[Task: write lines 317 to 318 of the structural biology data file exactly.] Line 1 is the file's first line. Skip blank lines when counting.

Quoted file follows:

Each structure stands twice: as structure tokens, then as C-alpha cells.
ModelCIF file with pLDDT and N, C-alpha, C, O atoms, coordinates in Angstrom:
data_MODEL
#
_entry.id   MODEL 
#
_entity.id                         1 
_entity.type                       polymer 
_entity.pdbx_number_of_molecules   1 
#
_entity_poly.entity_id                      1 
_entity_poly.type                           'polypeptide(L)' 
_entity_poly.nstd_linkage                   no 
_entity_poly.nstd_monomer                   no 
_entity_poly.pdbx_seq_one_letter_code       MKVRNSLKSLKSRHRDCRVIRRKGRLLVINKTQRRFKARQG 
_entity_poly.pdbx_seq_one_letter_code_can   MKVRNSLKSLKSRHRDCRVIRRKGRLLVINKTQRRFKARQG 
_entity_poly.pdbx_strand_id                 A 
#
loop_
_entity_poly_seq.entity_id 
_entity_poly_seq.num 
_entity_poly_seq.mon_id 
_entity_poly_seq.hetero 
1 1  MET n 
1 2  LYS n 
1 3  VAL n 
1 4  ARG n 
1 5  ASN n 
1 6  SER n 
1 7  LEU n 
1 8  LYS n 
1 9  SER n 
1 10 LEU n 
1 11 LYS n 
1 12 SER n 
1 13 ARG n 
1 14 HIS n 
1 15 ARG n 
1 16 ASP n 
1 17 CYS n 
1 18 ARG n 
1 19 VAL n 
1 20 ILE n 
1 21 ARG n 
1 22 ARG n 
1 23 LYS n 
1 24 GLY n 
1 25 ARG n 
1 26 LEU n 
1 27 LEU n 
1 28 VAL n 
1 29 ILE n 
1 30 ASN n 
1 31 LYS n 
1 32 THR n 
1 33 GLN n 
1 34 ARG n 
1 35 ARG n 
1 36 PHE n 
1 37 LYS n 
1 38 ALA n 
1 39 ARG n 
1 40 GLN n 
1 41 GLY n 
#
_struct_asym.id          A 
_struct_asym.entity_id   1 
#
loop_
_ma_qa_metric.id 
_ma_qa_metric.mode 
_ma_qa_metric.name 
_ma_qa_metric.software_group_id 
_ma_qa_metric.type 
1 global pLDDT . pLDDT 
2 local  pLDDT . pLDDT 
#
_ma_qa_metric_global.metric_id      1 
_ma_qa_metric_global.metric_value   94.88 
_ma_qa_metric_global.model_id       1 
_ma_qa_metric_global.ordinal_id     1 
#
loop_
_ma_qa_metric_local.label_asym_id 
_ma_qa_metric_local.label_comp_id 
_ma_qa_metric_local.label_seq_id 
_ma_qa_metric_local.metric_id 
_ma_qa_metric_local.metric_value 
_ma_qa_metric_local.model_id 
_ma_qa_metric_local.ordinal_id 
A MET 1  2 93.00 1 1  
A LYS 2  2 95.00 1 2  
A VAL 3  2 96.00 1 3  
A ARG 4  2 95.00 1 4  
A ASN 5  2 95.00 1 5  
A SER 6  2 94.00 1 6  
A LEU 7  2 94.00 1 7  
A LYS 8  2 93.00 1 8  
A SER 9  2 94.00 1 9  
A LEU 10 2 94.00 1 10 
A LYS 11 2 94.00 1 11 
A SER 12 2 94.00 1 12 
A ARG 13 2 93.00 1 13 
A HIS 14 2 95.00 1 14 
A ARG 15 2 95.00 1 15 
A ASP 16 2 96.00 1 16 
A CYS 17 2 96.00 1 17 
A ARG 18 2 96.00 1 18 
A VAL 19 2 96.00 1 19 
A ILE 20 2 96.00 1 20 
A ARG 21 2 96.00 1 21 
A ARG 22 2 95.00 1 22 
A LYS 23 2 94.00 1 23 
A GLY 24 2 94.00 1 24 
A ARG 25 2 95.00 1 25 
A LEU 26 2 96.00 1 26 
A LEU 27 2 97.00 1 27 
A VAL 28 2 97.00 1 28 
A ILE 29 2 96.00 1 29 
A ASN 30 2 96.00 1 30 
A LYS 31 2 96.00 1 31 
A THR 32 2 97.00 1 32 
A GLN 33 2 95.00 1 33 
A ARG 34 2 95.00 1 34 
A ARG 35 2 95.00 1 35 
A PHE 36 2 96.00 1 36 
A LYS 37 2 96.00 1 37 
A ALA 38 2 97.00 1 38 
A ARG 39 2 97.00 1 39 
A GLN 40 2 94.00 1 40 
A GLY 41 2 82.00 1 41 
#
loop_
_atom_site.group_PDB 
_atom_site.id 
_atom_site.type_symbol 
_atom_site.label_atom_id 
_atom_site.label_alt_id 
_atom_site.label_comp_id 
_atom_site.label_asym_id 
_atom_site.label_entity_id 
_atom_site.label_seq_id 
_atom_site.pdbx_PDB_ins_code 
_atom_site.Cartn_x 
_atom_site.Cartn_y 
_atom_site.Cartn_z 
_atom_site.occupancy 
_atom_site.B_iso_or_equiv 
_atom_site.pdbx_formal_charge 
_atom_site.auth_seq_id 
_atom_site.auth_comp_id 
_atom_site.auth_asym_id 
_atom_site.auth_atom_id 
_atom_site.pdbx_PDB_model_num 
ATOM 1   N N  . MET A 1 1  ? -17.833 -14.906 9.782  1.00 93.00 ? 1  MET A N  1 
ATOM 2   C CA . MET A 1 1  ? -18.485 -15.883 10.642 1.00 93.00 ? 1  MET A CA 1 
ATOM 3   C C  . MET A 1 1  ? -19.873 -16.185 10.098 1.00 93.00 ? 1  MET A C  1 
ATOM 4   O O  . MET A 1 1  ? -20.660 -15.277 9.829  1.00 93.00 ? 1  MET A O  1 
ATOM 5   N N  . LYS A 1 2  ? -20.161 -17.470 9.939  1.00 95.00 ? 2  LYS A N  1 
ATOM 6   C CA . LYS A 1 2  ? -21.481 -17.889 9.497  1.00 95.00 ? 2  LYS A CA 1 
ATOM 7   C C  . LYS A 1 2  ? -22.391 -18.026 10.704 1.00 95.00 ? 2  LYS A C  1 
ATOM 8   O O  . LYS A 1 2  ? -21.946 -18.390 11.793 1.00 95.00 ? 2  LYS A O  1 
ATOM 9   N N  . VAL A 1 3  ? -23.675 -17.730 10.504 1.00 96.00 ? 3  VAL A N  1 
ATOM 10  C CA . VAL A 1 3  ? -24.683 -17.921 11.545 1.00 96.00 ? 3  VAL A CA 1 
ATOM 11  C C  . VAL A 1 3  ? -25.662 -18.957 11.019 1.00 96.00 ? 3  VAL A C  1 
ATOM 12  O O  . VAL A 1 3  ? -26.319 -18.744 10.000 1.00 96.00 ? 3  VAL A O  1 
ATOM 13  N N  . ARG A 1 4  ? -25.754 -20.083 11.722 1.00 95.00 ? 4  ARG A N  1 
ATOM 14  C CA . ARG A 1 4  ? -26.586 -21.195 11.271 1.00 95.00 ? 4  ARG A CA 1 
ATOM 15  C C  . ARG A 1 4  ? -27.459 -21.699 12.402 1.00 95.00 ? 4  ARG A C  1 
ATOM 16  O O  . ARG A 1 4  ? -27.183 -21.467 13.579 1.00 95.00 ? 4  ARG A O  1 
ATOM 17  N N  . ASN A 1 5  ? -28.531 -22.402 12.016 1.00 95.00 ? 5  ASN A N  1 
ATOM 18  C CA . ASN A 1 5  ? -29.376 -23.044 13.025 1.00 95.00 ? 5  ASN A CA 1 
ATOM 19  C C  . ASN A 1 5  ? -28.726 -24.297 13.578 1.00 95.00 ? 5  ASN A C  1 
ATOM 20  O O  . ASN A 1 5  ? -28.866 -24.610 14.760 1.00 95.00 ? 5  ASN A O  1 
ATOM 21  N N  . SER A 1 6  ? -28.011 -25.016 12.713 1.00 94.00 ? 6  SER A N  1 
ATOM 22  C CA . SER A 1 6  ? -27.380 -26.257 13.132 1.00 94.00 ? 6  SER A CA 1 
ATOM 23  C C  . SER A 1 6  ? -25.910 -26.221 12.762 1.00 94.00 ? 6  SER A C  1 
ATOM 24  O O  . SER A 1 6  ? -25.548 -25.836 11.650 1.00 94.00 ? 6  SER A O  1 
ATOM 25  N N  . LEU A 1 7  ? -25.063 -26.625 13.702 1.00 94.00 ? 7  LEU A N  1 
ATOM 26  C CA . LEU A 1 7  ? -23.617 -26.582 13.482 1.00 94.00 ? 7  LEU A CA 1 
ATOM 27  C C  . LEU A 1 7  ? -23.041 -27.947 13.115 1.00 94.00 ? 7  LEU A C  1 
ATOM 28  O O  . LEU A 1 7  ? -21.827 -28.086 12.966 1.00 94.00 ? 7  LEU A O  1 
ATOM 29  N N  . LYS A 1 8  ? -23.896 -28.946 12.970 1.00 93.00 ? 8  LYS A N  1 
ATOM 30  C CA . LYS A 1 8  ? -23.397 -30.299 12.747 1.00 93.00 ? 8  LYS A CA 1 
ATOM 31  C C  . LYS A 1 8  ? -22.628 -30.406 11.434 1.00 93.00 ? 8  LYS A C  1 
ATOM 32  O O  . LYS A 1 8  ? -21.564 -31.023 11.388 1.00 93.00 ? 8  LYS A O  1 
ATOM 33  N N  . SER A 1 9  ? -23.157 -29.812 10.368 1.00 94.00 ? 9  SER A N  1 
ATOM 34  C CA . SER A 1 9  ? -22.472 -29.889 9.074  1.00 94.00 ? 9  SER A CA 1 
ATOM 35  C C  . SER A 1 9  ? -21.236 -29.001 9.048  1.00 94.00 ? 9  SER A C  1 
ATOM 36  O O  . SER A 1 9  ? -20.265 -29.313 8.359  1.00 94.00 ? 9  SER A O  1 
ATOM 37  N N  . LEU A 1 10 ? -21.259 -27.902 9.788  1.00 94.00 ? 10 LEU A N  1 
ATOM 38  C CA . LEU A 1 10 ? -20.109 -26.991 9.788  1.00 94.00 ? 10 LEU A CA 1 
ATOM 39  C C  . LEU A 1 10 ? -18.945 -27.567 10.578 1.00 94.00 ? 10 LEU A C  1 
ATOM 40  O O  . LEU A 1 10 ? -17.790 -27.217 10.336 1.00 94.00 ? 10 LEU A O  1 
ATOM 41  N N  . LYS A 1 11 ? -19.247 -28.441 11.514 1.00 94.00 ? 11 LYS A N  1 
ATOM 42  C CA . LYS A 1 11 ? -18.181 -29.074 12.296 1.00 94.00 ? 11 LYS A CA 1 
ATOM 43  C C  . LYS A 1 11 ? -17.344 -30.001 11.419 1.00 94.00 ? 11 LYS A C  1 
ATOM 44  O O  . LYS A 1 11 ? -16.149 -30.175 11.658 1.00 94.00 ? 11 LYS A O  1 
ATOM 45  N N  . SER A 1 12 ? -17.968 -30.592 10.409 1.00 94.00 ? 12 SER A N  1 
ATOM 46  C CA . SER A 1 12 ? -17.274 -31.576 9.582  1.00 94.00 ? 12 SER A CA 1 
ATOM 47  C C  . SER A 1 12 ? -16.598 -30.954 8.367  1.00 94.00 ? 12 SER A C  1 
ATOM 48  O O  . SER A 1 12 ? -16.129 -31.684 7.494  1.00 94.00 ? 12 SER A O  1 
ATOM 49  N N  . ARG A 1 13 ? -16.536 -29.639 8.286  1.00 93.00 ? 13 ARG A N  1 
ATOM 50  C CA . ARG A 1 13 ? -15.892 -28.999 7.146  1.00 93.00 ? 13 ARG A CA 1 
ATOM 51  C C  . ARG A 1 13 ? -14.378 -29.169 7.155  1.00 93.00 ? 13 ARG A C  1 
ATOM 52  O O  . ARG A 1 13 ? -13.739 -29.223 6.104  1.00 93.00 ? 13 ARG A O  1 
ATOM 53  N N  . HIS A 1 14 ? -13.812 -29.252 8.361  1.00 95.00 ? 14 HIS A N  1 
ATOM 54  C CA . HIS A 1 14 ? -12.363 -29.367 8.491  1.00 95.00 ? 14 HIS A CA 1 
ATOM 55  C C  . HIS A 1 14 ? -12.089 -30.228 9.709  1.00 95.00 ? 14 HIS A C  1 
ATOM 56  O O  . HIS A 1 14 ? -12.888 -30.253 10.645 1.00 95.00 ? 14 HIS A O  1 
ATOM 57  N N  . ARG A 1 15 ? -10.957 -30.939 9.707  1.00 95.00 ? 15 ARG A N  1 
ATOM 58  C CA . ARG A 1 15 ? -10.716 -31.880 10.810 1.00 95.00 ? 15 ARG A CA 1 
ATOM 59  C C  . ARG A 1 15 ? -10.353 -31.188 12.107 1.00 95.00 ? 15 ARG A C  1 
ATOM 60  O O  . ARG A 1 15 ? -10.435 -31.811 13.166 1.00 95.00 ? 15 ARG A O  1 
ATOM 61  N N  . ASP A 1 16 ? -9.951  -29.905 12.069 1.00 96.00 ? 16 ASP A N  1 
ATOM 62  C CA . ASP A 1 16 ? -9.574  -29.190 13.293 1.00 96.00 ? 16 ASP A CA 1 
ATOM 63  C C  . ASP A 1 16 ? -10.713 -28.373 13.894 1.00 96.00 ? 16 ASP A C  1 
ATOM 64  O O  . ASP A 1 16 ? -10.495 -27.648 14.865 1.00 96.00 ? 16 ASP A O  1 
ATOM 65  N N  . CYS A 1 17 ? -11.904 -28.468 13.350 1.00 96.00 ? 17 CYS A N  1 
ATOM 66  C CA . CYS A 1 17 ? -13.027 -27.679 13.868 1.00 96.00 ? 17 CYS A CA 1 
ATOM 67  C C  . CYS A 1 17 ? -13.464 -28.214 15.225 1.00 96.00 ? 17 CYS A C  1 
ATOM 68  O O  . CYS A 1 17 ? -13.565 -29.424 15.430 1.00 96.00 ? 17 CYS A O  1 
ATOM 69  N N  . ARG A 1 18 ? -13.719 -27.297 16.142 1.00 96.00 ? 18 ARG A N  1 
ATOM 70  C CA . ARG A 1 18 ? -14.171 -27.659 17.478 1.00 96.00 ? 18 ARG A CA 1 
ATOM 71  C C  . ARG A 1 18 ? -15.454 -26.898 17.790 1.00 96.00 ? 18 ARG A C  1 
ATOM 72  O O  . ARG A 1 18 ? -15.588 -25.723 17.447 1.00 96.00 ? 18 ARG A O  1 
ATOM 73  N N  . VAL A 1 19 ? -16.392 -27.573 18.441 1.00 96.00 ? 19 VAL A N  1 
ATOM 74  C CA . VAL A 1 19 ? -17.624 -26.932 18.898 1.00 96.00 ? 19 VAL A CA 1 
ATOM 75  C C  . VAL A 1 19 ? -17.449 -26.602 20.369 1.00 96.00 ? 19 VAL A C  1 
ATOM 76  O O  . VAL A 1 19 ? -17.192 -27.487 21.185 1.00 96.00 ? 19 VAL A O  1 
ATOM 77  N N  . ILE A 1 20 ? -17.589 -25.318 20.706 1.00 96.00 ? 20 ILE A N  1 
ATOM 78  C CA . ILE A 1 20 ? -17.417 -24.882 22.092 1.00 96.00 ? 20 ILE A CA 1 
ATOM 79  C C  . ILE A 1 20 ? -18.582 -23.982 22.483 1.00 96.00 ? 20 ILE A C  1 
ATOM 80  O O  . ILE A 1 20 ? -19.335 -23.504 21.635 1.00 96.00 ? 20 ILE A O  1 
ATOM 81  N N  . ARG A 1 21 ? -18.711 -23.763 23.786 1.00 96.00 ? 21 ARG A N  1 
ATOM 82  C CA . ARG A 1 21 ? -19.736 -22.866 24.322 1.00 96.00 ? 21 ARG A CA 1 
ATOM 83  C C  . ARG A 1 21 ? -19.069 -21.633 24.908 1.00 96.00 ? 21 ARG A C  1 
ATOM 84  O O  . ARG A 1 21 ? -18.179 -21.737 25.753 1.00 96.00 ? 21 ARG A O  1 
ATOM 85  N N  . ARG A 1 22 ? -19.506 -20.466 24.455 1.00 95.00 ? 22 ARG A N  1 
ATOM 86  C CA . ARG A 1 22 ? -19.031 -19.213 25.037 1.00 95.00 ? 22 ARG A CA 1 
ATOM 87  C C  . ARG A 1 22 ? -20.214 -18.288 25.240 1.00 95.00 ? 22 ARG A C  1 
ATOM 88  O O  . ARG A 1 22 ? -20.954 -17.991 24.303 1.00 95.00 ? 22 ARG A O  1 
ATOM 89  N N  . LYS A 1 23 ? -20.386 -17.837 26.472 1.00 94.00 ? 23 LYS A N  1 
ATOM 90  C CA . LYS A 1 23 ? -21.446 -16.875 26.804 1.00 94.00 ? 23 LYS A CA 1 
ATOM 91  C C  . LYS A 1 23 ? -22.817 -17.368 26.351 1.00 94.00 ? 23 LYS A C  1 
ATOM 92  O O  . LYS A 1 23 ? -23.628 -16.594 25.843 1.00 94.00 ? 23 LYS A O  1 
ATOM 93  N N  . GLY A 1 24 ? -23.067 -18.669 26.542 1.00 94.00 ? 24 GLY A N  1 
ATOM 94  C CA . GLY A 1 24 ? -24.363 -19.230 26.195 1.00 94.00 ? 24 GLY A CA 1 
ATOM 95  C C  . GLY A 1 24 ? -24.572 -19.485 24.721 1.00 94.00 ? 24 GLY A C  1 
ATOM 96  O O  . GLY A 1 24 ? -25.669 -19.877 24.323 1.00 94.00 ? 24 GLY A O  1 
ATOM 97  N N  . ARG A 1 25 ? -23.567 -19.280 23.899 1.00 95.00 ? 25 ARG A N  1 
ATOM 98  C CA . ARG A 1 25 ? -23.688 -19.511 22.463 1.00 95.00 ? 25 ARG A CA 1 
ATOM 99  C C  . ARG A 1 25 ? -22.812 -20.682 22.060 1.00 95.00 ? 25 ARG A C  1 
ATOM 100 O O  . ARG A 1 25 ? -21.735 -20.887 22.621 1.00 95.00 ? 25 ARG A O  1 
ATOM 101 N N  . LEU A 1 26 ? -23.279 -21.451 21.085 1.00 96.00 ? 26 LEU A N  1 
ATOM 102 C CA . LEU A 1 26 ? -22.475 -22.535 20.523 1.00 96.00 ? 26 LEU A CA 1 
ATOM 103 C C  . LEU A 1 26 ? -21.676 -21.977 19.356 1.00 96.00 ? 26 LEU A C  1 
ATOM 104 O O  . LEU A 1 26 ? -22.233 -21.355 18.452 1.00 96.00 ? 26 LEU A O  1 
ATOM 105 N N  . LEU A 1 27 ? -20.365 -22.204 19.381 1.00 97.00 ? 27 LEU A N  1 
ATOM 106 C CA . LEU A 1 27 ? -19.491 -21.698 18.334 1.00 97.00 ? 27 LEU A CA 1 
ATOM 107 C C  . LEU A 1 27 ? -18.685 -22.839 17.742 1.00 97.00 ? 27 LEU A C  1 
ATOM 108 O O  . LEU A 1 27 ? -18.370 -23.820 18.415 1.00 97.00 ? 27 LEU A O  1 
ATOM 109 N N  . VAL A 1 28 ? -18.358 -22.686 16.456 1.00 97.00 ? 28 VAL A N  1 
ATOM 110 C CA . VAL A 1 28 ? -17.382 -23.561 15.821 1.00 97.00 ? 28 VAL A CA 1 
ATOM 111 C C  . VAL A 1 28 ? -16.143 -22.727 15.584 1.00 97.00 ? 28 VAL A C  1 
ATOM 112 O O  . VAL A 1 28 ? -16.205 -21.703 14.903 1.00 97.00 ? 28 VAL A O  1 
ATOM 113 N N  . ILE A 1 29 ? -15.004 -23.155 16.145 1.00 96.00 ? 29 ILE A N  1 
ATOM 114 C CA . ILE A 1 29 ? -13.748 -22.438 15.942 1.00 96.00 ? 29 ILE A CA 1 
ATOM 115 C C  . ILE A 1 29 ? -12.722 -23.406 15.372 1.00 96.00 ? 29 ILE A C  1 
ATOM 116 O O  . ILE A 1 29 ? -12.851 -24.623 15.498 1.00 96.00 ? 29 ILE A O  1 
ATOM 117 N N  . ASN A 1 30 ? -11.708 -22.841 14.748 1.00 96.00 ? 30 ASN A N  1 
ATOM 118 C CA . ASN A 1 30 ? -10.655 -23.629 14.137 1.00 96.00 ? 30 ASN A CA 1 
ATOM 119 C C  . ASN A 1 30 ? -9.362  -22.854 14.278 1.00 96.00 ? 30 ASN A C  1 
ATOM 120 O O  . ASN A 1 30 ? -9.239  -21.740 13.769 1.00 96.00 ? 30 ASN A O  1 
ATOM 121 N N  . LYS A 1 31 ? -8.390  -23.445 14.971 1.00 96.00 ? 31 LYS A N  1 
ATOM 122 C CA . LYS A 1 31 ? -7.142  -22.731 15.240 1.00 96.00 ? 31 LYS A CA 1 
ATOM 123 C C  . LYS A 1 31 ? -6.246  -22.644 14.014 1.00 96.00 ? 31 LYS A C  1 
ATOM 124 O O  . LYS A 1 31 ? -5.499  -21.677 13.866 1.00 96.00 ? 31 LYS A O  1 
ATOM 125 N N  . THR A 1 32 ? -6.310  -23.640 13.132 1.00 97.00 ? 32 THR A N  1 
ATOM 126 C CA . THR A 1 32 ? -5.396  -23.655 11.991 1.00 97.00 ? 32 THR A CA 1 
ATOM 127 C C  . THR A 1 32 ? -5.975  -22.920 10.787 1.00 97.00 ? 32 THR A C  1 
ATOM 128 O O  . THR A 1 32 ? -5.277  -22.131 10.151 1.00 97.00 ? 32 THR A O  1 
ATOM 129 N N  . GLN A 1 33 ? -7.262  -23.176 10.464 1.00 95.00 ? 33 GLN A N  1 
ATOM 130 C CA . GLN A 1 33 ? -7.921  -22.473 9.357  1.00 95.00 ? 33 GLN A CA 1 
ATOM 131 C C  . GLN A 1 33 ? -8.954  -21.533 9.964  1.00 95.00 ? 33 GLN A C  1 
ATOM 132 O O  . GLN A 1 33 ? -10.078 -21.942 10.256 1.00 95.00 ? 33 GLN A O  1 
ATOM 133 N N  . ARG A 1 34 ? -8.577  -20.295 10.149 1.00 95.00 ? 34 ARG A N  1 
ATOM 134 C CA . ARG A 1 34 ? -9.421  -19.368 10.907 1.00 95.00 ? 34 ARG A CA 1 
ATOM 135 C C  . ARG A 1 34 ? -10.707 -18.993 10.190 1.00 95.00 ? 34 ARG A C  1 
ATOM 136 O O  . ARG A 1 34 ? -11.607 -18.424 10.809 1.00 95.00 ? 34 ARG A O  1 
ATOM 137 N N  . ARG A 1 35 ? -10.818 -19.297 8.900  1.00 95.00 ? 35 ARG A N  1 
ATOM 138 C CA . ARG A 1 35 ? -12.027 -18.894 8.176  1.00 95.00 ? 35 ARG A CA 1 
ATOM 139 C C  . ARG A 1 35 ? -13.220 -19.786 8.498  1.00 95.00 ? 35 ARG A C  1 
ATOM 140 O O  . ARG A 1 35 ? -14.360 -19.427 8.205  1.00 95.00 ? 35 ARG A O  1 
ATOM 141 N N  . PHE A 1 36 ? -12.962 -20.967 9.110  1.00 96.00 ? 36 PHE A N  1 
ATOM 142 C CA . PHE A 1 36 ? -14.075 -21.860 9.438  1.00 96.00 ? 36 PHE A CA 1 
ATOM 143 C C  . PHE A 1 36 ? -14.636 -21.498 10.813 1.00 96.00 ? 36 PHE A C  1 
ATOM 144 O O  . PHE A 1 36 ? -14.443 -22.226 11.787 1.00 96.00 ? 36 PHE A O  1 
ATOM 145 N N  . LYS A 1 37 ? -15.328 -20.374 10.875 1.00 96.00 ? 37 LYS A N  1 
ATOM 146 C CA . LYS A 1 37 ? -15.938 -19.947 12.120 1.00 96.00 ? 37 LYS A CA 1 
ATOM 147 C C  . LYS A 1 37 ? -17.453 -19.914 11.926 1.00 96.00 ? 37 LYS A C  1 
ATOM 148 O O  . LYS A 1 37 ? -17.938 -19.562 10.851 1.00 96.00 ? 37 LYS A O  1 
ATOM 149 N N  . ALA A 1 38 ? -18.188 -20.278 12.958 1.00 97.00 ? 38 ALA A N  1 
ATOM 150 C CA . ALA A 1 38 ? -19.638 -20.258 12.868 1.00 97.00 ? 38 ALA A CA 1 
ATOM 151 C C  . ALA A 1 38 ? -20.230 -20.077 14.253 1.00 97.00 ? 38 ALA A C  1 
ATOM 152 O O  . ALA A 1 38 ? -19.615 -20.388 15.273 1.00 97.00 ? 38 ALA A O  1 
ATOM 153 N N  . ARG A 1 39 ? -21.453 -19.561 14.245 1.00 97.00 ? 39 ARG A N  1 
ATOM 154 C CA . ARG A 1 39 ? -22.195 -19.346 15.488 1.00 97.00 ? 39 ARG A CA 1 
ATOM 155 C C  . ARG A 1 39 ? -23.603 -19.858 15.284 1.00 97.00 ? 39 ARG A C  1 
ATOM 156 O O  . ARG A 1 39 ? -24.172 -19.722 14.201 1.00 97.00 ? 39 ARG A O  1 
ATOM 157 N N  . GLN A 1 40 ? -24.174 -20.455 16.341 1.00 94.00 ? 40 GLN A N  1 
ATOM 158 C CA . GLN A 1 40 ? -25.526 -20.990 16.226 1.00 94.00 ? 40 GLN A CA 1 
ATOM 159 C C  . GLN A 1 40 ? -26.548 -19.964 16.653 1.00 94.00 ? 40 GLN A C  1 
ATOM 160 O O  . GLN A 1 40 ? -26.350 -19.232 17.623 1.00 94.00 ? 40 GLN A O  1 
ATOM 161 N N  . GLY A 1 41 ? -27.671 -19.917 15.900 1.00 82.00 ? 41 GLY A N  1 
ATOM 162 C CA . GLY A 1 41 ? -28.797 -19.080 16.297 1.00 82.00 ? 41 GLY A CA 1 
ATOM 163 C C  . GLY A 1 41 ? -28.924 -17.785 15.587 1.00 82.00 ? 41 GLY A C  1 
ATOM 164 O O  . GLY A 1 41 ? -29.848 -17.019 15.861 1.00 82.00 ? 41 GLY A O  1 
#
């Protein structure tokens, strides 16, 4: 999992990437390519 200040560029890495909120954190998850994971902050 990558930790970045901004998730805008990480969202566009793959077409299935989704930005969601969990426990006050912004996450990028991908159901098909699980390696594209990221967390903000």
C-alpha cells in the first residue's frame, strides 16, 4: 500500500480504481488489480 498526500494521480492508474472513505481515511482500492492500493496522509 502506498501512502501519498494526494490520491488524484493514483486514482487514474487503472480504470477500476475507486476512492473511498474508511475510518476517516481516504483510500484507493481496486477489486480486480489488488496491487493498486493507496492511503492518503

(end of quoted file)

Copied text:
ATOM 163 C C  . GLY A 1 41 ? -28.924 -17.785 15.587 1.00 82.00 ? 41 GLY A C  1 
ATOM 164 O O  . GLY A 1 41 ? -29.848 -17.019 15.861 1.00 82.00 ? 41 GLY A O  1 